Dogged by caste complexities in Bihar, Congress fails to find new chief
For two years now, the Congress leadership has been hunting for a new chief, but unable to do so due to the state’s caste complexities.india Updated: May 27, 2017 23:42 IST
In an attempt to balance caste equations, the Congress has not only failed to name a new chief in Bihar in two years, it also has not been able to enforce the one-man one-post norm since 2015.
The current Bihar Congress president, Ashok Chaudhary, is also a cabinet minister in the state government and holding the important education portfolio. Under his leadership, the Congress fought the 2015 assembly elections as a junior partner in the victorious grand alliance that comprised the Janata Dal (United) and the Rashtriya Janata Dal (RJD).
For two years now, the Congress leadership has been hunting for a new chief, but unable to do so due to the state’s caste complexities.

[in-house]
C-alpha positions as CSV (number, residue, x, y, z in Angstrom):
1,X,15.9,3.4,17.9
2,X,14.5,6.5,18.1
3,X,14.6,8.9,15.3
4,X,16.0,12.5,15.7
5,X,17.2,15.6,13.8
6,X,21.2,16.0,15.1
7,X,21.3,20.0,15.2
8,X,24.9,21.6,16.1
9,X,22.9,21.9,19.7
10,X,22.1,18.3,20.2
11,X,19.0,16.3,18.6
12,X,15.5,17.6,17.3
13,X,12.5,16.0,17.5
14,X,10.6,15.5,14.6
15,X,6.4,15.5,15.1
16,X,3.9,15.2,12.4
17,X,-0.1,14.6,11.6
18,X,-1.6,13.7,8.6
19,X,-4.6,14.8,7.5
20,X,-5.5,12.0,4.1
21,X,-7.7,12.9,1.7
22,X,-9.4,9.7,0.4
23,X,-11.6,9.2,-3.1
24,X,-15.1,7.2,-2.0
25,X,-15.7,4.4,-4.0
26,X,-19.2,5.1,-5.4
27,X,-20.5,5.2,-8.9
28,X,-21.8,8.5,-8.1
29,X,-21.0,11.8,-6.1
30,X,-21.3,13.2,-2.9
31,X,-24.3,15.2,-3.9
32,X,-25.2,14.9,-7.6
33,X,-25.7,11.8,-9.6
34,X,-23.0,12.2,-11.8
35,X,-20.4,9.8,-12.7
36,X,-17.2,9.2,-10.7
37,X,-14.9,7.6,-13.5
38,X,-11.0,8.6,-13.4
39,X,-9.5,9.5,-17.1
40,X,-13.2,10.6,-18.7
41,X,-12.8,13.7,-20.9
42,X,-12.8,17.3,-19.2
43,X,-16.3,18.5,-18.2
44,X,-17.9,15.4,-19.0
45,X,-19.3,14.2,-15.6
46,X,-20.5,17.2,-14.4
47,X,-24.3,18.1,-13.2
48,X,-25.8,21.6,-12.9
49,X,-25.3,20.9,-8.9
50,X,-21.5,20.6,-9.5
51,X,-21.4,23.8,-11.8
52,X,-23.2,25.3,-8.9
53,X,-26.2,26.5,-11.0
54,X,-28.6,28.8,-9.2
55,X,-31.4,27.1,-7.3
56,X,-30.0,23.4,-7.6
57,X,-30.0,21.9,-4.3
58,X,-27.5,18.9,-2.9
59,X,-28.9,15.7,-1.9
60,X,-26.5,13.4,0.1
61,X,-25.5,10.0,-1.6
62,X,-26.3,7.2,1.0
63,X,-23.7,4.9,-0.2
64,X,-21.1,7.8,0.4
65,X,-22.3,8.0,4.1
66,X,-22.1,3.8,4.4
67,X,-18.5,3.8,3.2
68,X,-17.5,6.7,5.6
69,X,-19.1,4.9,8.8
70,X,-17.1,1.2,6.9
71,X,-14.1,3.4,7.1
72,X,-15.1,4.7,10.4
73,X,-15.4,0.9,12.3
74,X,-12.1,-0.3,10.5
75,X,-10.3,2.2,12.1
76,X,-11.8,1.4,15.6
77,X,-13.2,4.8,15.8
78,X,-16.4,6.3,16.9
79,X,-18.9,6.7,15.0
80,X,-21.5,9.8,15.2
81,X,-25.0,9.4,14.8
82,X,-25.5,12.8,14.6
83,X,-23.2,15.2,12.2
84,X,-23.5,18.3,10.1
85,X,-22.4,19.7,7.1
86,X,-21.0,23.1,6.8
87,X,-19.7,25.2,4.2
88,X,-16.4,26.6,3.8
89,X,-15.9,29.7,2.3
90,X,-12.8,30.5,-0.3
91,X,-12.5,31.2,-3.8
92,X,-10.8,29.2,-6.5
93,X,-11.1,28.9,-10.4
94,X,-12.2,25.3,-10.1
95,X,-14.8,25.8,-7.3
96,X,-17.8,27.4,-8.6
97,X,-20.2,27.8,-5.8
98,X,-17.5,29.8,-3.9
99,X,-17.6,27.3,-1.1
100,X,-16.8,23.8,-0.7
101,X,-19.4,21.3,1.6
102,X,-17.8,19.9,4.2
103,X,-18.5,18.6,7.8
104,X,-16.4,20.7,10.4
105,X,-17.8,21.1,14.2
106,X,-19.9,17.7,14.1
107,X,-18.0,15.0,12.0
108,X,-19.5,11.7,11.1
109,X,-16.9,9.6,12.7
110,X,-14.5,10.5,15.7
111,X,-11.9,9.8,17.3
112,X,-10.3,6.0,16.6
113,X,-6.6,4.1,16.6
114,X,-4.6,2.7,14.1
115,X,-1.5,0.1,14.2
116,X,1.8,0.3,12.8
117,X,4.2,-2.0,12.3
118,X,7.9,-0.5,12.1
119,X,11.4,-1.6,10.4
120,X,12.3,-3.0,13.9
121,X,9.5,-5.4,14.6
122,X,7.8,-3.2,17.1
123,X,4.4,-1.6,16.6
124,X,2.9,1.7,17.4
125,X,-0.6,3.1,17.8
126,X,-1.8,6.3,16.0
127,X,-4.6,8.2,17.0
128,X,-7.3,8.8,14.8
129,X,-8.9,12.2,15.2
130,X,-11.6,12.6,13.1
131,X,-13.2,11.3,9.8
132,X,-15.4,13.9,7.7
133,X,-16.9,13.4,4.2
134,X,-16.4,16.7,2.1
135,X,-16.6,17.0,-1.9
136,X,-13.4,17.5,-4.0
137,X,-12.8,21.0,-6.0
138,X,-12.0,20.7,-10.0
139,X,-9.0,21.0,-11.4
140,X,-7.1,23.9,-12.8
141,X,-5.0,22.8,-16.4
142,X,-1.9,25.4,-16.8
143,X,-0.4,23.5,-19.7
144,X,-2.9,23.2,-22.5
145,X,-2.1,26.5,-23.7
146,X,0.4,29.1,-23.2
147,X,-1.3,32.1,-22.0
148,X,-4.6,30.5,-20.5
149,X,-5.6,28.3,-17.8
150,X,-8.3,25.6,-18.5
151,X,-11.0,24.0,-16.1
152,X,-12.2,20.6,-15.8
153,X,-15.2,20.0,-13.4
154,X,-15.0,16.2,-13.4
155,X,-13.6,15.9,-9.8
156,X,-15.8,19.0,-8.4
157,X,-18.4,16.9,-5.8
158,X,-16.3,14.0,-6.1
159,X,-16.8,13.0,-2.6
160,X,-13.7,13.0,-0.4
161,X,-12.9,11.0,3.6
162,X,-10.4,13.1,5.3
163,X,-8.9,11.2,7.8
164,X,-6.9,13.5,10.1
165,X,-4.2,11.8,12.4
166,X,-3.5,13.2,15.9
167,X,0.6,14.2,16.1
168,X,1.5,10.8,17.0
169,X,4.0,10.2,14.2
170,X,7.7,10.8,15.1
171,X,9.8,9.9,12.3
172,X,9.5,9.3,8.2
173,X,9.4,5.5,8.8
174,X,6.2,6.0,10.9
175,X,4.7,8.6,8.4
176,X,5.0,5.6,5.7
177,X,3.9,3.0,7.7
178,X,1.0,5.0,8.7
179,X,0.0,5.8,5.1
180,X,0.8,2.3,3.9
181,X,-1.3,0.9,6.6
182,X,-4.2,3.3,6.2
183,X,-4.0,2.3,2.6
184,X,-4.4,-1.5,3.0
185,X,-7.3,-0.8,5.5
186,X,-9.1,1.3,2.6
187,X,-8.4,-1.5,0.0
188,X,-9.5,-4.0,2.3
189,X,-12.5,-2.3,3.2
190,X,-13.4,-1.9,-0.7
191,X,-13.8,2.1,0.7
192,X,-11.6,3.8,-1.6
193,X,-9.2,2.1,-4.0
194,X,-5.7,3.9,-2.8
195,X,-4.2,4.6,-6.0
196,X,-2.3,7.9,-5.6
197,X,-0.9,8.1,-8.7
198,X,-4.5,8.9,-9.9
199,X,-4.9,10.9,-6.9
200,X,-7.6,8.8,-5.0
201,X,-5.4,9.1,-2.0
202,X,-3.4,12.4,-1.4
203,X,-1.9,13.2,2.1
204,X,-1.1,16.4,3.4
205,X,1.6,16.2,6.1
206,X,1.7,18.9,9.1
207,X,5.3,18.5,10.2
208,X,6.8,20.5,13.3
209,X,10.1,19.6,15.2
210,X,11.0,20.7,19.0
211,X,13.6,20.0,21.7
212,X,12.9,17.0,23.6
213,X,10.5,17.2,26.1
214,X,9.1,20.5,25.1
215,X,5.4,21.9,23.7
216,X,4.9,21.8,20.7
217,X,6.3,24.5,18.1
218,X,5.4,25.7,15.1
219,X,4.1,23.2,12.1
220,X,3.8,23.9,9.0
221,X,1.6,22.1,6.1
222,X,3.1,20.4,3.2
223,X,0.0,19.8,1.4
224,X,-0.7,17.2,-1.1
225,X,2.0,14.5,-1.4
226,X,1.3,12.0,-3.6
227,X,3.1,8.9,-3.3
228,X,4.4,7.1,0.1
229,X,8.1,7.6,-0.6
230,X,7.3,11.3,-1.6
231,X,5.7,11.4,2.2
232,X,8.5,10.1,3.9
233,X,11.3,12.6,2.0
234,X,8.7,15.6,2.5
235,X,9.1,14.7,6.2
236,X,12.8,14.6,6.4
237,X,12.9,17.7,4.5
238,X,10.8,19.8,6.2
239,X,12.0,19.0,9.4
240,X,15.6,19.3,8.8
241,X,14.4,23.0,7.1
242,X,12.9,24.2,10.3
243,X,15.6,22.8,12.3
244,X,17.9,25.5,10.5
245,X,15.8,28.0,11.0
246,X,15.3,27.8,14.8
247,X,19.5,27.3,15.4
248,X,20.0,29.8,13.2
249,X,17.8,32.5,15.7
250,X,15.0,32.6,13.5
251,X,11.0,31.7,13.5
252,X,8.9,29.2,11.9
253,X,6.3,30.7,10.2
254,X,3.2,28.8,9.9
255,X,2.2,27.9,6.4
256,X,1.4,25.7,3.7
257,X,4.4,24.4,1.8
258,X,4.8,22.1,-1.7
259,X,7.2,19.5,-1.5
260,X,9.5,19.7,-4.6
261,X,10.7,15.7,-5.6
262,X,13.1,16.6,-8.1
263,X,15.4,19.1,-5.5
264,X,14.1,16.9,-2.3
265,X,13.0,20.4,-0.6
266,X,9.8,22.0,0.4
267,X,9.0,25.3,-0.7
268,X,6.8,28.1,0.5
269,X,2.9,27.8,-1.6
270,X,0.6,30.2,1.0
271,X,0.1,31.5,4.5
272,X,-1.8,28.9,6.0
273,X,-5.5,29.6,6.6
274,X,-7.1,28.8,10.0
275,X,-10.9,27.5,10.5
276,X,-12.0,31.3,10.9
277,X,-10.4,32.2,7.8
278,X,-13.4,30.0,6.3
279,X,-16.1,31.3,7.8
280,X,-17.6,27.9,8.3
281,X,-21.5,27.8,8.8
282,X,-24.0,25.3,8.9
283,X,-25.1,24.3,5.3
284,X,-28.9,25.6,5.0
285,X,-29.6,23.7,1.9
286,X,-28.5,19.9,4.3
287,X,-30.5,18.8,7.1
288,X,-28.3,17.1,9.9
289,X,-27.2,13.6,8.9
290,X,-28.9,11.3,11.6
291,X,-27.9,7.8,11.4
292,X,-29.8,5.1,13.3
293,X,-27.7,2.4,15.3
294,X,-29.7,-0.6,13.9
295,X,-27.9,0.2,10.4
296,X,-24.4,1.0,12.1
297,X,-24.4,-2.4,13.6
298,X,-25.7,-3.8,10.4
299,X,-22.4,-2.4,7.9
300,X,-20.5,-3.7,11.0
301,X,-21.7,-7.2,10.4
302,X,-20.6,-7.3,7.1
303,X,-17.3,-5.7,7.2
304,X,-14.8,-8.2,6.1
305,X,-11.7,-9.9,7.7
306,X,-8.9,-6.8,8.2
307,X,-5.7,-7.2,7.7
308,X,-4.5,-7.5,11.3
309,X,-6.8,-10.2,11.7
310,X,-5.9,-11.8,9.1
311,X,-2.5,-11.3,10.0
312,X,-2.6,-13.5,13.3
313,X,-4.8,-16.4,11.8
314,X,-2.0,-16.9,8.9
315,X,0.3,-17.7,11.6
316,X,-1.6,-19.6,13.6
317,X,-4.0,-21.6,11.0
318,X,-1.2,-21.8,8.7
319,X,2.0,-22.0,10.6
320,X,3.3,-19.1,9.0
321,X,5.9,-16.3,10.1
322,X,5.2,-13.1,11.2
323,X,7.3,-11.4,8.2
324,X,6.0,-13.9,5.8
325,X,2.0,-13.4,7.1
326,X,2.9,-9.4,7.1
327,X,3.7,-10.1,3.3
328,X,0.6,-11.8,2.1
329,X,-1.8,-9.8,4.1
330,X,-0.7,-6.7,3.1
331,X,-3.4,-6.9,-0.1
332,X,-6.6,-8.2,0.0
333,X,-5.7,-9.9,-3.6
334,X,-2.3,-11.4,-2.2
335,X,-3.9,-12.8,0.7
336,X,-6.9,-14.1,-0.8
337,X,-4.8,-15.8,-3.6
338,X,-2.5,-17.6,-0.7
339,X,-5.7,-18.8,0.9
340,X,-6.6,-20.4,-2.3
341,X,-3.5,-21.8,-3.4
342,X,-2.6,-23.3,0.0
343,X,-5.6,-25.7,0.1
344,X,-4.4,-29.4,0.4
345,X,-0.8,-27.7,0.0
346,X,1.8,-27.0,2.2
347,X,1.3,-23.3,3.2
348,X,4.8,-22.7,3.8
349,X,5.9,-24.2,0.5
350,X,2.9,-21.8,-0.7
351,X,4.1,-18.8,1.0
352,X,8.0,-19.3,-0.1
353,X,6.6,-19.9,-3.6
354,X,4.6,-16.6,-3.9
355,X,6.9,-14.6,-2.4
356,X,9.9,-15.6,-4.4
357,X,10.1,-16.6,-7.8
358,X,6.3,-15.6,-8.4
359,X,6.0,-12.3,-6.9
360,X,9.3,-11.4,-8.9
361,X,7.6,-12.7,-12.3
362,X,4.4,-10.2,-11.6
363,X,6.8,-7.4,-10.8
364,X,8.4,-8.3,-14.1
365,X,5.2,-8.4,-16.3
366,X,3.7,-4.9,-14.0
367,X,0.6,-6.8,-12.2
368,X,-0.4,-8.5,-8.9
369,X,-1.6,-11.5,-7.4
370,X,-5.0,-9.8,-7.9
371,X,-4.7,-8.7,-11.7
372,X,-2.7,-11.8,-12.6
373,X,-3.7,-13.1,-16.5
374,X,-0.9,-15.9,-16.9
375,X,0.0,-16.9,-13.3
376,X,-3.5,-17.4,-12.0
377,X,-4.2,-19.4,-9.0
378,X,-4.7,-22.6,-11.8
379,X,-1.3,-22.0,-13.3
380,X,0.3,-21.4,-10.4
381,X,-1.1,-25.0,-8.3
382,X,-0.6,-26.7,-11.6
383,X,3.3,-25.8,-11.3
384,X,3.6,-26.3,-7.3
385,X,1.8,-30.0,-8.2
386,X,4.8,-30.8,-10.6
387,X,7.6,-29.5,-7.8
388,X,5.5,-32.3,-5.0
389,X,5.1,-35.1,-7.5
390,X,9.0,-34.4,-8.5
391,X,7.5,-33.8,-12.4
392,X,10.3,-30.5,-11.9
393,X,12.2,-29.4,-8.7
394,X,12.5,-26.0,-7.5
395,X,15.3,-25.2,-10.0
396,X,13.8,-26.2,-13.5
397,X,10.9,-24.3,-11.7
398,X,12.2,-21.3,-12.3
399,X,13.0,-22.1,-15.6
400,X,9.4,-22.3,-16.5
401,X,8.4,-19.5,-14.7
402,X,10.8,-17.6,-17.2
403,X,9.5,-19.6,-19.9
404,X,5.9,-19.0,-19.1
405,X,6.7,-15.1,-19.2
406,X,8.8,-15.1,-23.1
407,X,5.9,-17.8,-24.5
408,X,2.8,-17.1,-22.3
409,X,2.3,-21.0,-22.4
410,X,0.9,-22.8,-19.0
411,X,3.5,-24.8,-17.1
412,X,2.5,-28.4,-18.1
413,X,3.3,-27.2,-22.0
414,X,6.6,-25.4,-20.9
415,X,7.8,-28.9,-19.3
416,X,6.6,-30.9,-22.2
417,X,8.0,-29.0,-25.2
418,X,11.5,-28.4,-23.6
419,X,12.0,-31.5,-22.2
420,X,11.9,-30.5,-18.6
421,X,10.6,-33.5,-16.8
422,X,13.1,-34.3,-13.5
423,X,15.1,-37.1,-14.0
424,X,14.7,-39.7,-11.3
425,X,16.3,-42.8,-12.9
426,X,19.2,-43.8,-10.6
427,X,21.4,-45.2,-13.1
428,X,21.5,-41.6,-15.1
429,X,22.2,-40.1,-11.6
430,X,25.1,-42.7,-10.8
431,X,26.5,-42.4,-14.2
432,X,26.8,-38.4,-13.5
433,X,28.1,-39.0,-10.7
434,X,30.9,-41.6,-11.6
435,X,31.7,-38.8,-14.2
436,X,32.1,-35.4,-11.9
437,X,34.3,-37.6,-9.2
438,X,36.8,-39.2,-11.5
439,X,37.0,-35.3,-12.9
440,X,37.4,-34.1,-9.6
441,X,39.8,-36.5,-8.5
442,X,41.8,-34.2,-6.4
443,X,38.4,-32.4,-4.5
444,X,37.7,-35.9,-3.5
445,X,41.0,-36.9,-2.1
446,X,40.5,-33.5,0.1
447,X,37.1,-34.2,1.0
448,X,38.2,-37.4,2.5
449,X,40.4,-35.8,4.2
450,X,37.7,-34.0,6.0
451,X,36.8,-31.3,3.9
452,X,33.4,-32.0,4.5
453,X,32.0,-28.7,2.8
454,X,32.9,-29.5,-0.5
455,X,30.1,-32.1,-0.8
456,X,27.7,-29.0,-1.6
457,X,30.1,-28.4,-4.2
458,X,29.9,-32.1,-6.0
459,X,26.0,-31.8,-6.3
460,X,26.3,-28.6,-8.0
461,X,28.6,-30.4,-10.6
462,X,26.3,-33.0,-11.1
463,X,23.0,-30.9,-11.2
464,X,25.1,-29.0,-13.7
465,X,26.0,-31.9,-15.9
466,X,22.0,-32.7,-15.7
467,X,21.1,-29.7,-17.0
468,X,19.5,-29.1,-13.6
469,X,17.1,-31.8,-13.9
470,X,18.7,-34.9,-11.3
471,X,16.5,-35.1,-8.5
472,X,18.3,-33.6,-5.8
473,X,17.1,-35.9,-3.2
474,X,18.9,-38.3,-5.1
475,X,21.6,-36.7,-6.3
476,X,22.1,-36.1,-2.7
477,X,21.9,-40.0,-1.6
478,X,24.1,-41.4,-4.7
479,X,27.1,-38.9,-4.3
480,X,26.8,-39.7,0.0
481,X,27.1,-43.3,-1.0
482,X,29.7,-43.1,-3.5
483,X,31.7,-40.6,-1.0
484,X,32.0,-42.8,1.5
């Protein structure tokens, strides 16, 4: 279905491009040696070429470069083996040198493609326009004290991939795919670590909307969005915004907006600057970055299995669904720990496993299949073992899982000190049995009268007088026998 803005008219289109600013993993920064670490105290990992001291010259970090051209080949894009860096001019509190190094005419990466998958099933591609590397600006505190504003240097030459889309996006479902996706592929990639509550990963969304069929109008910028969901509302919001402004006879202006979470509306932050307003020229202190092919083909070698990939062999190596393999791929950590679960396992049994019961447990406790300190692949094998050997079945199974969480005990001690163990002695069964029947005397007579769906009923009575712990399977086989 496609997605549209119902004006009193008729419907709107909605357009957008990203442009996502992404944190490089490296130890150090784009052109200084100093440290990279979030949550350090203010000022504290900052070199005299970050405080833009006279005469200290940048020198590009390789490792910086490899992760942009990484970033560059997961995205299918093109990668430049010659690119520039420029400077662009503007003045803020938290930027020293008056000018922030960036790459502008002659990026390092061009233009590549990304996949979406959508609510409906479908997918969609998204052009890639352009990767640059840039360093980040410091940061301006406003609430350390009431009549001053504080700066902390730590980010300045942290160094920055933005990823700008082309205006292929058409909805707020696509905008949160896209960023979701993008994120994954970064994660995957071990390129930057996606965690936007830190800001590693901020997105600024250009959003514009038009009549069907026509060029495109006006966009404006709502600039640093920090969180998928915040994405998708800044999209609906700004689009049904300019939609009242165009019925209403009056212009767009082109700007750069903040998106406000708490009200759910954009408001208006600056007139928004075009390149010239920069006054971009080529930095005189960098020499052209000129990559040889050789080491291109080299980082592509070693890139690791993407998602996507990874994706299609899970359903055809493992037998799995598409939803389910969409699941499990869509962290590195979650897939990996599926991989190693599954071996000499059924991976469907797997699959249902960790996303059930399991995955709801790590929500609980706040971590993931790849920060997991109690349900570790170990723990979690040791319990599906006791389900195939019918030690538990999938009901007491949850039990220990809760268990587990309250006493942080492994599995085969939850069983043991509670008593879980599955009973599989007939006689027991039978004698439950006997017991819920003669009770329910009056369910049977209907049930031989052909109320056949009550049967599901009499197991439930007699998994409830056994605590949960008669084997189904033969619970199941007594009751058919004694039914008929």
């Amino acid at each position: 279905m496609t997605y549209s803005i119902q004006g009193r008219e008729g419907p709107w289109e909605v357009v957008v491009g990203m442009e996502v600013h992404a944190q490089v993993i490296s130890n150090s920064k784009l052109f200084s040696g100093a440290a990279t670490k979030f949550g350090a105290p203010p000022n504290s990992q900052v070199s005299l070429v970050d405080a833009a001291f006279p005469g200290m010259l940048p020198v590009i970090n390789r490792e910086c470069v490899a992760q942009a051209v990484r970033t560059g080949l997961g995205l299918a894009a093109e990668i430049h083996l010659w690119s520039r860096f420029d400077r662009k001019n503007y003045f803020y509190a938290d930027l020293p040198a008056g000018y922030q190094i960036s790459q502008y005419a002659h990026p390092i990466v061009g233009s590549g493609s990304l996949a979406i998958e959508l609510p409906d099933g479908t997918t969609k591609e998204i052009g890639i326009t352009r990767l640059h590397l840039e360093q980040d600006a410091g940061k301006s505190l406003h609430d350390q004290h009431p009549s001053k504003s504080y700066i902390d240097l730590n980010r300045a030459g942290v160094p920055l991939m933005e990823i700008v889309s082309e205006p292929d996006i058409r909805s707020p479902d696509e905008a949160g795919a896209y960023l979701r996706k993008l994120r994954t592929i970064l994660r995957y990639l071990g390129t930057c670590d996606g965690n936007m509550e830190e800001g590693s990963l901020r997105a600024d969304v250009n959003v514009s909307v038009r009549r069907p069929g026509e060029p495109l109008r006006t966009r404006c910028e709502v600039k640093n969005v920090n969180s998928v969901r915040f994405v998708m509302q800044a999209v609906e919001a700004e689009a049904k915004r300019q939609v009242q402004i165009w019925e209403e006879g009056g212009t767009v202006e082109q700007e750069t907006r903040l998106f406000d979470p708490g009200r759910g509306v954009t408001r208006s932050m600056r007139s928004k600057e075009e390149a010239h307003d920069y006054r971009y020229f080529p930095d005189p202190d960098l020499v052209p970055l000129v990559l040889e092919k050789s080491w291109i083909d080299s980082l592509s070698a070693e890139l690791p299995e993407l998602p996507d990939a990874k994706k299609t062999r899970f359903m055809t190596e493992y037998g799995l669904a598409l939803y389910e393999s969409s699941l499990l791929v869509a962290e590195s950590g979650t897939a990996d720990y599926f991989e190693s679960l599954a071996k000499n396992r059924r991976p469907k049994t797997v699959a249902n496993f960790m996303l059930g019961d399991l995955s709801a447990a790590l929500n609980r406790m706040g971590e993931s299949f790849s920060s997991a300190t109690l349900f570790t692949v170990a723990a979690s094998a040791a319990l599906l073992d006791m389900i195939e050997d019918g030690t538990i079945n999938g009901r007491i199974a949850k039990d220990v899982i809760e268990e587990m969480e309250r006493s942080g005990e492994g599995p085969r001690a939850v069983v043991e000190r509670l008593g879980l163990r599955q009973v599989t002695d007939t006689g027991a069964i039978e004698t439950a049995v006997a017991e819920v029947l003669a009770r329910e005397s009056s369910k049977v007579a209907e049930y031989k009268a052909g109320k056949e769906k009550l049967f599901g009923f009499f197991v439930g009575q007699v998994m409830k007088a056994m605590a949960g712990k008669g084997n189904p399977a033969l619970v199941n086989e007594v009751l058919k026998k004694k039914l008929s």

Bihar Congress leaders have repeatedly approached the leadership with a request to change Chaudhary, arguing that being a minister he was unable to devote much time to the organisational matters. A section in the state Congress wants a Brahmin to be given the charge.
Brahmin leaders have often complained of being ignored in the party that was once dominated by the community.
Jagannath Mishra was the last Brahmin leader to head the Congress in Bihar in 1992. He was also the last Congress chief minister from December 1989 to March 1990.
The Mandal politics saw the decline of the Congress and the rise of regional leaders such as Lalu Prasad and Nitish Kumar in the state’s political landscape.
In the past 25 years, the Congress worked different combinations of caste and religion to not only check the erosion of its support base but also see its resurgence.
It has tried four Muslim chiefs — Hidaytullah Khan, Sarfaraz Ahmed, Shakeel Ahmed and Mehboob Ali Kaiser — two Bhumihars, Ramjatan Sinha and Anil Sharma, while backward leader Sadanand Singh twice headed the state unit. In between, Chandan Bagchi also led the party but he was always considered a Bengali Brahmin.